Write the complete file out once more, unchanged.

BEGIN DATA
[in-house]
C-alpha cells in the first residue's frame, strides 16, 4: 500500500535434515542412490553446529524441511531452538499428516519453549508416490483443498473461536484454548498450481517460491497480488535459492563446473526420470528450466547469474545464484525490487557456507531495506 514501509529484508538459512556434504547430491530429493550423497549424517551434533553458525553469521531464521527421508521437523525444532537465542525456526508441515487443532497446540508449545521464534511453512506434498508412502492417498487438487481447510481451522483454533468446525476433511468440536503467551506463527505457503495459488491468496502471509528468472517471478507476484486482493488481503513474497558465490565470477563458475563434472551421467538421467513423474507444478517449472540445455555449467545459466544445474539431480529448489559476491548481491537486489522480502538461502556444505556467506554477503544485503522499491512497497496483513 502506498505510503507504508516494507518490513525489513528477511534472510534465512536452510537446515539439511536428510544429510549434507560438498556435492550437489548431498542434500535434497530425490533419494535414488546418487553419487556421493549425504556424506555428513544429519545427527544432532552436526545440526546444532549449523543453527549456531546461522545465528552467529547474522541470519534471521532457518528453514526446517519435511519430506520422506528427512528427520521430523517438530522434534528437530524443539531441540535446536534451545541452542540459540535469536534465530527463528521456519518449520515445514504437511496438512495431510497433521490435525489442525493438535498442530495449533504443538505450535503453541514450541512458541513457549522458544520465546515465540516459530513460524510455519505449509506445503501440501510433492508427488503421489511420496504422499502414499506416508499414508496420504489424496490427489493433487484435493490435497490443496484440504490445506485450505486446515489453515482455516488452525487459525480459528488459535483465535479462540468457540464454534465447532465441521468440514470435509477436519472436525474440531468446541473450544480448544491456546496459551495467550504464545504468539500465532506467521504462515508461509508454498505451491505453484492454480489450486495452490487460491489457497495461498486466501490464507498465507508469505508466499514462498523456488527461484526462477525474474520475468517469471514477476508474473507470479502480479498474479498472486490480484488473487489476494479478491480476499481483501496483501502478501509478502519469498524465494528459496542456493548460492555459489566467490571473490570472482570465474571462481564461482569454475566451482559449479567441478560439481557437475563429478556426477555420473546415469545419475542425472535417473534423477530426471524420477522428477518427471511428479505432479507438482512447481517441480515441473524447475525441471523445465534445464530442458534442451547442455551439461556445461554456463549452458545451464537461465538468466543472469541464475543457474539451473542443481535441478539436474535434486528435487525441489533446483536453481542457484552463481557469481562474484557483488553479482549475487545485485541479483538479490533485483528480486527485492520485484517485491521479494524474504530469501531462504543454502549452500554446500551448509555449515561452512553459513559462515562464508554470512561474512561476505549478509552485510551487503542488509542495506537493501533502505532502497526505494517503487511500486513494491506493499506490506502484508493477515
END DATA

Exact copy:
[in-house]
C-alpha cells in the first residue's frame, strides 16, 4: 500500500535434515542412490553446529524441511531452538499428516519453549508416490483443498473461536484454548498450481517460491497480488535459492563446473526420470528450466547469474545464484525490487557456507531495506 514501509529484508538459512556434504547430491530429493550423497549424517551434533553458525553469521531464521527421508521437523525444532537465542525456526508441515487443532497446540508449545521464534511453512506434498508412502492417498487438487481447510481451522483454533468446525476433511468440536503467551506463527505457503495459488491468496502471509528468472517471478507476484486482493488481503513474497558465490565470477563458475563434472551421467538421467513423474507444478517449472540445455555449467545459466544445474539431480529448489559476491548481491537486489522480502538461502556444505556467506554477503544485503522499491512497497496483513 502506498505510503507504508516494507518490513525489513528477511534472510534465512536452510537446515539439511536428510544429510549434507560438498556435492550437489548431498542434500535434497530425490533419494535414488546418487553419487556421493549425504556424506555428513544429519545427527544432532552436526545440526546444532549449523543453527549456531546461522545465528552467529547474522541470519534471521532457518528453514526446517519435511519430506520422506528427512528427520521430523517438530522434534528437530524443539531441540535446536534451545541452542540459540535469536534465530527463528521456519518449520515445514504437511496438512495431510497433521490435525489442525493438535498442530495449533504443538505450535503453541514450541512458541513457549522458544520465546515465540516459530513460524510455519505449509506445503501440501510433492508427488503421489511420496504422499502414499506416508499414508496420504489424496490427489493433487484435493490435497490443496484440504490445506485450505486446515489453515482455516488452525487459525480459528488459535483465535479462540468457540464454534465447532465441521468440514470435509477436519472436525474440531468446541473450544480448544491456546496459551495467550504464545504468539500465532506467521504462515508461509508454498505451491505453484492454480489450486495452490487460491489457497495461498486466501490464507498465507508469505508466499514462498523456488527461484526462477525474474520475468517469471514477476508474473507470479502480479498474479498472486490480484488473487489476494479478491480476499481483501496483501502478501509478502519469498524465494528459496542456493548460492555459489566467490571473490570472482570465474571462481564461482569454475566451482559449479567441478560439481557437475563429478556426477555420473546415469545419475542425472535417473534423477530426471524420477522428477518427471511428479505432479507438482512447481517441480515441473524447475525441471523445465534445464530442458534442451547442455551439461556445461554456463549452458545451464537461465538468466543472469541464475543457474539451473542443481535441478539436474535434486528435487525441489533446483536453481542457484552463481557469481562474484557483488553479482549475487545485485541479483538479490533485483528480486527485492520485484517485491521479494524474504530469501531462504543454502549452500554446500551448509555449515561452512553459513559462515562464508554470512561474512561476505549478509552485510551487503542488509542495506537493501533502505532502497526505494517503487511500486513494491506493499506490506502484508493477515